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Connecticut Grandmother Arrested, Charged After Telling Daughter to Lie to Authorities About Death of 6-Week-Old Baby: State Police

Linda Kennison appears in a Connecticut State Police mugshot.

Linda Kennison appears in a Connecticut State Police mugshot.

A Connecticut grandmother has been arrested and charged in connection with the death of her six-week-old infant grandson.  State police say Linda S Kennison, 58, of Slater Ave. in Griswold is charged with risk of injury to a child.

According to the authorities, Kennison’s daughter, Crystal L Czyzewski, 35, also of Griswold, admitted smothering her baby boy for “20 minutes” until he was dead.  Law&Crime reported the details of the case against Czyzewski on Wednesday.

Czyzewski’s admission came after a convoluted investigation.  According to documents obtained by Law&Crime, Czyzewski herself called 911 at 9:30 p.m. on Nov. 17 to report that her baby was “all white, he’s pale.”  The documents say Czyzewski told dispatchers that “stuff” was coming out of her baby’s nose and that the infant was breathing “very lightly.”  Czyzewski could be heard talking to her mother — Kennison — in the background of the call, the state police documents indicate.

Crystal Czyzewski appears in a Connecticut State Police mugshot.

Crystal Czyzewski appears in a Connecticut State Police mugshot.

Emergency crews rushed the infant to a nearby hospital and then to the Connecticut Children’s Medical Center in Hartford.  The little boy, who was born Oct. 1., died on Nov. 21.  An initial post-mortem exam was inconclusive, and the infant showed no clear signs of abuse, state police said.

When she was interviewed initially, Kennison said the infant had been placed in a swing at 7:30 a.m. and didn’t try to get up until 4:00 p.m.  She said the infant was cold at one point, so she claimed she placed a blanket on his head.  Kennison said Czyzewski put the baby — state police called the boy a “victim” in their reports — in a bassinet.  At 9:25 p.m., Czyzewski “said the victim had white stuff in his noise and said he was not breathing,” per Kennison’s initial telling of the event; Kennison said she tried to help perform CPR on the child until rescue crews arrived that evening.

Czyzewski, after changing her own story about what happened, eventually told the state police that her mother told her to lie.  Czyzewski “acknowledged that she was stressed due to life and and having two kids” and said she wasn’t planning to have another child, according to the state police.

Authorities say Czyzewski then admitted that she smothered the baby because her children were crying and that she couldn’t handle the noise and the stress.  The victim’s mother — Czyzewski — “claimed her mother (Ms. Kennison) knew the baby was not breathing, but they decided they would lie about it because she was concerned she would lose her 5-year-old if the truth was revealed,” the state police said in a report.  Czyzewski “further explained that her mother knew the victim was not breathing all day, but did not know she had suffocated him.”

The state police continued their probe by again speaking to Kennison.  Again, per a state police report:

Ms. Kennison was informed that the accused admitted to suffocating the victim and leaving him in the apartment for most of the day without seeking medical aid for the victim. Ms. Kennison then admitted she knew the victim was not alive on the morning of November 17, 2021. She acknowledged she should have called the police but said she didn’t know what to do. Ms. Kennison said the victim was left in his swing all day after they thought he was deceased. On November 17, 2021 at about 4:00 PM, Ms. Kennison said she and the accused devised a plan to put “food” in the victim’s mouth to, “make it look like the baby was still alive.” She said it did not work, “the baby was lifeless.” Ms. Kennison confirmed that the accused called “911” at approximately 9:00 PM that night. Ms. Kennison said she did not know the accused had done anything to hurt the victim.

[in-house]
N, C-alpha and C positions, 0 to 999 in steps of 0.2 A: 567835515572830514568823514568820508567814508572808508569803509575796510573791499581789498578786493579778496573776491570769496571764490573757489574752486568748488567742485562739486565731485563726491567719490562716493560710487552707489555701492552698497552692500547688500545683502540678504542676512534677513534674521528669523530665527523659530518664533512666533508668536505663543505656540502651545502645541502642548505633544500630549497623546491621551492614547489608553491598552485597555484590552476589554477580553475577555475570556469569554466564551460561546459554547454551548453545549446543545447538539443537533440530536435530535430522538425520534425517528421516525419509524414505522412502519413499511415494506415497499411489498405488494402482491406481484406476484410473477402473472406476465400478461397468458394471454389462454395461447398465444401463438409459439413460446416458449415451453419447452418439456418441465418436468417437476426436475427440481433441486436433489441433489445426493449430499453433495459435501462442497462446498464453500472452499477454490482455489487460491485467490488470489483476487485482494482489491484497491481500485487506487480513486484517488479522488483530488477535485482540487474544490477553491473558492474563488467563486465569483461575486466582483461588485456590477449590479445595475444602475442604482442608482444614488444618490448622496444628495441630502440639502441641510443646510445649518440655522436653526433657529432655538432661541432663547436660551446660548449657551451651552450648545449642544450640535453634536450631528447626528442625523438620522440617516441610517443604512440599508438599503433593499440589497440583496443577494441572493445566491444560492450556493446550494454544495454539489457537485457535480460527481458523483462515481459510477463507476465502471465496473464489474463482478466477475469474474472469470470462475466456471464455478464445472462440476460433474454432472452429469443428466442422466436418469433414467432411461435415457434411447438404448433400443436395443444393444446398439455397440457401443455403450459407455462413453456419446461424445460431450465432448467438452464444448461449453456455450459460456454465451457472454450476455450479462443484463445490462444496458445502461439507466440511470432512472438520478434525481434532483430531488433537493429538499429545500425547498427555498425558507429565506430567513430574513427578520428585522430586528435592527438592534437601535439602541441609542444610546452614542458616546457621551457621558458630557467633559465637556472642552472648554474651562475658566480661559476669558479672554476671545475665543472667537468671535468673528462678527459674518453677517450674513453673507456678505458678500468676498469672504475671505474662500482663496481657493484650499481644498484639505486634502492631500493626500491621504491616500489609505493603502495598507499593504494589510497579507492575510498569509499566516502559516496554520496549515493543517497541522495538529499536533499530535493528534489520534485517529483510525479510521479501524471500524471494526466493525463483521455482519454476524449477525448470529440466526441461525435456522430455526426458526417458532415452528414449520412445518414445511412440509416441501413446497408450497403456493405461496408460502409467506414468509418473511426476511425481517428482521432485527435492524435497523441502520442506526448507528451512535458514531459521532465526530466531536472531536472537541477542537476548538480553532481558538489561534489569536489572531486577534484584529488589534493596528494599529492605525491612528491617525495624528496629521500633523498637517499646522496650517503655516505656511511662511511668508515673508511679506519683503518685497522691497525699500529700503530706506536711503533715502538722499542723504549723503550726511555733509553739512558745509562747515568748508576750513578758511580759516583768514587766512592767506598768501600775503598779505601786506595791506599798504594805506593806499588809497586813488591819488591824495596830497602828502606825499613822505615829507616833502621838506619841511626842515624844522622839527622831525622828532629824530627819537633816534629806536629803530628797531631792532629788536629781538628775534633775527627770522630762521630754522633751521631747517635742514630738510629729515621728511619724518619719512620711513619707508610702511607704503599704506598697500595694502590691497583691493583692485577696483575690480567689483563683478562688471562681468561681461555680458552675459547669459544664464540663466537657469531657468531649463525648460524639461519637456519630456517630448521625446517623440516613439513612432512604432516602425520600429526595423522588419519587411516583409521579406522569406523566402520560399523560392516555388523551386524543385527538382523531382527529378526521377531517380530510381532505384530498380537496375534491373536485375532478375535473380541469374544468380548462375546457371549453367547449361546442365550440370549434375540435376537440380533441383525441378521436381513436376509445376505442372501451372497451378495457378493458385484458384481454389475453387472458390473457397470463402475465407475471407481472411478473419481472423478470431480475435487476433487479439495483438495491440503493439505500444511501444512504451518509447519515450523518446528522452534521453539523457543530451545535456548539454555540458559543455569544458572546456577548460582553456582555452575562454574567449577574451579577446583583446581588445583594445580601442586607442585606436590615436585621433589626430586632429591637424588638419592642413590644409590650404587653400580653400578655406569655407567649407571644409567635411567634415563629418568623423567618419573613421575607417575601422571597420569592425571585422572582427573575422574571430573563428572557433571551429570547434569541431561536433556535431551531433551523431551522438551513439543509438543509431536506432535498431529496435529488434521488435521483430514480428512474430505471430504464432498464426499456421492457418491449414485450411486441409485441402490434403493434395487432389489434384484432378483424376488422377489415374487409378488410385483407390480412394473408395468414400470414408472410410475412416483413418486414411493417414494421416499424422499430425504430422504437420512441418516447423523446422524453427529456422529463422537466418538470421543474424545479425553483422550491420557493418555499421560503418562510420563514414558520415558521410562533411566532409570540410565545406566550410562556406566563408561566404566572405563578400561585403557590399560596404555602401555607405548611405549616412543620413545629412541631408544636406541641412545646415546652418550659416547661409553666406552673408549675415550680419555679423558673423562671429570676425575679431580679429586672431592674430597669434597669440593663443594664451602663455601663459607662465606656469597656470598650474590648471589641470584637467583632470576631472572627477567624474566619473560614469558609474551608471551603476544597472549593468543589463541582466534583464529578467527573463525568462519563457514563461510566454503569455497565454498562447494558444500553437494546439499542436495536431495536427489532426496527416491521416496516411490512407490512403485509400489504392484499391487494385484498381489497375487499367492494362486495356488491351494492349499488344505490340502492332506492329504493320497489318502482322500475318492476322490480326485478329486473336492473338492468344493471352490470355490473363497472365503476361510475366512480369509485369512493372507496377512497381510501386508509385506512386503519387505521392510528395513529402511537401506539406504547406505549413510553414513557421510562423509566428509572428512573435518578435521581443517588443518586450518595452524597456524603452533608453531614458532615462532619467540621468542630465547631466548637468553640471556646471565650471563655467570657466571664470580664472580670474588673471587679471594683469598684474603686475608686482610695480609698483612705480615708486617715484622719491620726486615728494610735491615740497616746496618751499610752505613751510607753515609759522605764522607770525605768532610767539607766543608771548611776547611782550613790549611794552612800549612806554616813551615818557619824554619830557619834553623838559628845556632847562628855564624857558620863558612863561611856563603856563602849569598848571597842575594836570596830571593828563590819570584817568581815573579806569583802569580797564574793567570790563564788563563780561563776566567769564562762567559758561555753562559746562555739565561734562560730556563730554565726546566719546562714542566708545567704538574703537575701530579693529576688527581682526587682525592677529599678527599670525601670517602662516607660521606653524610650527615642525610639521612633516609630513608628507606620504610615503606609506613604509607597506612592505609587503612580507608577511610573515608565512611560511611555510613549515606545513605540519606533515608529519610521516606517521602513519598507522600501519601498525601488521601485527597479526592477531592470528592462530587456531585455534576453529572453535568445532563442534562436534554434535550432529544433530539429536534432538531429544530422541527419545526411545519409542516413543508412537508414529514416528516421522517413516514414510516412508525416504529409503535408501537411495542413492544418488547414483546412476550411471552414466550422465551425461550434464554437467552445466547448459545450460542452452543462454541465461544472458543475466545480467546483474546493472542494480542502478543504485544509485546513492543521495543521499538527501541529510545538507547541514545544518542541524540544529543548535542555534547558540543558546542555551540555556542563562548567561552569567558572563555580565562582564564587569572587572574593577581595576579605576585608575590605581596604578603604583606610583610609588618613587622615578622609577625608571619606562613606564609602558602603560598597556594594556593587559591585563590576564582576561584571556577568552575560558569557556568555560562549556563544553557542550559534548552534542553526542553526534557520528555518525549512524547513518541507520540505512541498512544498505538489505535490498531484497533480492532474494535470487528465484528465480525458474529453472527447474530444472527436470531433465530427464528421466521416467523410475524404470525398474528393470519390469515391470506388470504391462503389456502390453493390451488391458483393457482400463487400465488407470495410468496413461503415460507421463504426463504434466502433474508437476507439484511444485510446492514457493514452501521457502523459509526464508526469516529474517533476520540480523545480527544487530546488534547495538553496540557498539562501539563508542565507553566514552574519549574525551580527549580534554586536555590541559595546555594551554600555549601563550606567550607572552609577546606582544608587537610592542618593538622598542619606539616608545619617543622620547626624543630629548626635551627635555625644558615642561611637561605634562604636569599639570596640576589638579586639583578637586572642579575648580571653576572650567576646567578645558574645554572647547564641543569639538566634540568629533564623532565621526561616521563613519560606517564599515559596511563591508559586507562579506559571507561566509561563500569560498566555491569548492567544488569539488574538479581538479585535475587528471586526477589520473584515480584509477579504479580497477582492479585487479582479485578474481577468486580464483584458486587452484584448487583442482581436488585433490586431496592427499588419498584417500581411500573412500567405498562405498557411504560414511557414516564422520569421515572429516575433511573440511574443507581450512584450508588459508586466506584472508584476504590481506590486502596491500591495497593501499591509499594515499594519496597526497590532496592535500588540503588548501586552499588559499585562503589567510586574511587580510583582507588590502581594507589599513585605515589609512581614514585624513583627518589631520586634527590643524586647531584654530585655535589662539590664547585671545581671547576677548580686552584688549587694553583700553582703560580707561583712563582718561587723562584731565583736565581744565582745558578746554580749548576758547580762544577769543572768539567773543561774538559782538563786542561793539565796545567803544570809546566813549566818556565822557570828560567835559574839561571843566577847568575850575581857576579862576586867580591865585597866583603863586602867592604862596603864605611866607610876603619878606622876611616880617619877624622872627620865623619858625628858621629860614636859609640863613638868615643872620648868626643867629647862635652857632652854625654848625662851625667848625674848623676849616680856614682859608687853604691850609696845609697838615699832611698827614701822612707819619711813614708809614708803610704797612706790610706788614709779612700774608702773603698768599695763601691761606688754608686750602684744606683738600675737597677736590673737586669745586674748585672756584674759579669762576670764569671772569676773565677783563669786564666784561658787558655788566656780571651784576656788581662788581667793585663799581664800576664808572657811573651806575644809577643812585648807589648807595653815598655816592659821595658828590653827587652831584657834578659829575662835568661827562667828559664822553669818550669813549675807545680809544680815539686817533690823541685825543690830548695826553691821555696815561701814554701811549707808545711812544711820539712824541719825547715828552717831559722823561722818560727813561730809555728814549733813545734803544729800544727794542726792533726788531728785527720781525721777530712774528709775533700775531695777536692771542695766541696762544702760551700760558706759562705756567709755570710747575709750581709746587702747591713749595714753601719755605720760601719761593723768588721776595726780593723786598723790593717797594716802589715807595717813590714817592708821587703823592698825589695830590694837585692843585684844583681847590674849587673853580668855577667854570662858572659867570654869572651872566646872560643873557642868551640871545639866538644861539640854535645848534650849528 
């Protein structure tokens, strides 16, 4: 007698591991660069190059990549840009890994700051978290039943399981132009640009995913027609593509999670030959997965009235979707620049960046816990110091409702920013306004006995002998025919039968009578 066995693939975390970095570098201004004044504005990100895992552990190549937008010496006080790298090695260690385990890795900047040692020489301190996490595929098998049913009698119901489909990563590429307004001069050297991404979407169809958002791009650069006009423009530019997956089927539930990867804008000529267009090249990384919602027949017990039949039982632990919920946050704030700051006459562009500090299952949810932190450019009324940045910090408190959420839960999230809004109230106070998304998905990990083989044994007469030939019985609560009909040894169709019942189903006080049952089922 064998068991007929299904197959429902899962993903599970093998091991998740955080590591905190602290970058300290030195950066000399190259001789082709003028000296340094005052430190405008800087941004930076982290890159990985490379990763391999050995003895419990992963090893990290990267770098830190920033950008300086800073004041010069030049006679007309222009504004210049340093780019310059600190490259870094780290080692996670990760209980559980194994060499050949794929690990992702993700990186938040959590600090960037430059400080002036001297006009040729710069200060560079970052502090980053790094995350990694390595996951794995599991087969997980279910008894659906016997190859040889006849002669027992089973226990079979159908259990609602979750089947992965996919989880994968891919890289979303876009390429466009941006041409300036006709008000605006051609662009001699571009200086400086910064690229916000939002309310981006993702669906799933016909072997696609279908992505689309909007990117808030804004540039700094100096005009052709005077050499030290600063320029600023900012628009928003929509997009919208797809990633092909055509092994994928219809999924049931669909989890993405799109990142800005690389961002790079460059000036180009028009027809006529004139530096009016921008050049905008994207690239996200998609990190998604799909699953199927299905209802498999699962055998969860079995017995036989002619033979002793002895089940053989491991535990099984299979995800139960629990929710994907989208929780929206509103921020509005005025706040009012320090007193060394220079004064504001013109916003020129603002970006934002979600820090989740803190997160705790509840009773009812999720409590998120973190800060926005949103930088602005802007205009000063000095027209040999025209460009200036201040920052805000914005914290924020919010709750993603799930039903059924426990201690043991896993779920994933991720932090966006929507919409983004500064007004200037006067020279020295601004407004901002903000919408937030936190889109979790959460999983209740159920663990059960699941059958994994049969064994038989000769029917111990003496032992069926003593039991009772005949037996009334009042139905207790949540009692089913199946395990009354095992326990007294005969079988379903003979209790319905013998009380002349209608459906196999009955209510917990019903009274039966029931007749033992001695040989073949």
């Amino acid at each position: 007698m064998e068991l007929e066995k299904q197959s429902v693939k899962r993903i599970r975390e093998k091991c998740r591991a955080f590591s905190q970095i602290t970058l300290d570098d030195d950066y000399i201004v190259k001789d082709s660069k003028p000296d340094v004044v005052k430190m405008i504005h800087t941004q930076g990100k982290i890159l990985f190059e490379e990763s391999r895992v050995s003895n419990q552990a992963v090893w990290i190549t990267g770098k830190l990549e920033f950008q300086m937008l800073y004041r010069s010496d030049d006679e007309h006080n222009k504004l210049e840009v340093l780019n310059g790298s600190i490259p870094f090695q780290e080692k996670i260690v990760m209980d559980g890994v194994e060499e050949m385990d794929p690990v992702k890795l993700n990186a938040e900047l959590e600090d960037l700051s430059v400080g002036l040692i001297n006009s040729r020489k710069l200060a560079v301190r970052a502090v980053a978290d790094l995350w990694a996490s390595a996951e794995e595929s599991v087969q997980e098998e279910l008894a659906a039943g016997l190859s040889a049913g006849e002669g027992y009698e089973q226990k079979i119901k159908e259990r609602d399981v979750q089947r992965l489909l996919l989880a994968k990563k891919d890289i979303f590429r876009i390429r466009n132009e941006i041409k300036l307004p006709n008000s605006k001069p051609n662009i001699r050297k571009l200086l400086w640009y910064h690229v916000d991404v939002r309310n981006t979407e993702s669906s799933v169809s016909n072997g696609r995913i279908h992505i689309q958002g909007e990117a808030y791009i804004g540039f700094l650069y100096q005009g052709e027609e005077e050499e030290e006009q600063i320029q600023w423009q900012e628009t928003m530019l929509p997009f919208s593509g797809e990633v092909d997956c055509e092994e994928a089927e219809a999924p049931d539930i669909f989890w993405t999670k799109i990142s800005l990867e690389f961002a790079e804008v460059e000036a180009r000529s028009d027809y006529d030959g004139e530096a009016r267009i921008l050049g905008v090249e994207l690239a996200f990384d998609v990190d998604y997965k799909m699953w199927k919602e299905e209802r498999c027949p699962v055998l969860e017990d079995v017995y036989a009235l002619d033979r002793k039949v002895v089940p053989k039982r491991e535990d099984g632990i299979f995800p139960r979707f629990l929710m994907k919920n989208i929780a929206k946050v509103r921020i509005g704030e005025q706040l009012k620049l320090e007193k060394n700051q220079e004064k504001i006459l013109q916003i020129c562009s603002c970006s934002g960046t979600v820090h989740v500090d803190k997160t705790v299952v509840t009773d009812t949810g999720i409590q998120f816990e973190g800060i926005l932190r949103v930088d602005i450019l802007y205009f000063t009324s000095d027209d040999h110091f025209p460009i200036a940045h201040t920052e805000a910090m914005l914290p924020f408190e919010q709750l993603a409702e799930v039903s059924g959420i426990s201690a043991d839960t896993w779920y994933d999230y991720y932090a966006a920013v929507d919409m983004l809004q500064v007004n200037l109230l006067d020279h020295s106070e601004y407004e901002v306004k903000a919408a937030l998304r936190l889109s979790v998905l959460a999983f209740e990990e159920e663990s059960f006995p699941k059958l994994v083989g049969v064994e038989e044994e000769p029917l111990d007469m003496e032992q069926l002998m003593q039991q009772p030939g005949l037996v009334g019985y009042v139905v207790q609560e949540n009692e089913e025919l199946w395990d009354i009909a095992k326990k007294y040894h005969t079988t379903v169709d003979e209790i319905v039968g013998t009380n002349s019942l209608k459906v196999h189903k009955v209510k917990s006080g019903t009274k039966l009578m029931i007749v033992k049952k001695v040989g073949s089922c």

Kennison was arrested Wednesday pursuant to a warrant.  She was taken into custody “without incident,” the state police said, and is scheduled to appear before a superior court judge in Norwich on Friday.  An additional court appearance is scheduled for Dec. 6, also in Norwich.

State police say they do not anticipate further arrests in connection with the infant’s death.

Under Connecticut law, Conn. Gen. Stat. § 53-21 to be precise, risk of injury to a child is defined in relevant part as follows:

(a) Any person who . . .

(1) wilfully or unlawfully causes or permits any child under the age of sixteen years to be placed in such a situation that the life or limb of such child is endangered, the health of such child is likely to be injured or the morals of such child are likely to be impaired, or does any act likely to impair the health or morals of any such child . . .

shall be guilty of . . . a class C felony.

A class C felony is generally punishable by a prison sentence of between one and ten years.

[images via Connecticut State Police mugshots]

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Aaron Keller holds a juris doctor degree from the University of New Hampshire School of Law and a broadcast journalism degree from Syracuse University. He is a former anchor and executive producer for the Law&Crime Network and is now deputy editor-in-chief for the Law&Crime website. DISCLAIMER:  This website is for general informational purposes only. You should not rely on it for legal advice. Reading this site or interacting with the author via this site does not create an attorney-client relationship. This website is not a substitute for the advice of an attorney. Speak to a competent lawyer in your jurisdiction for legal advice and representation relevant to your situation.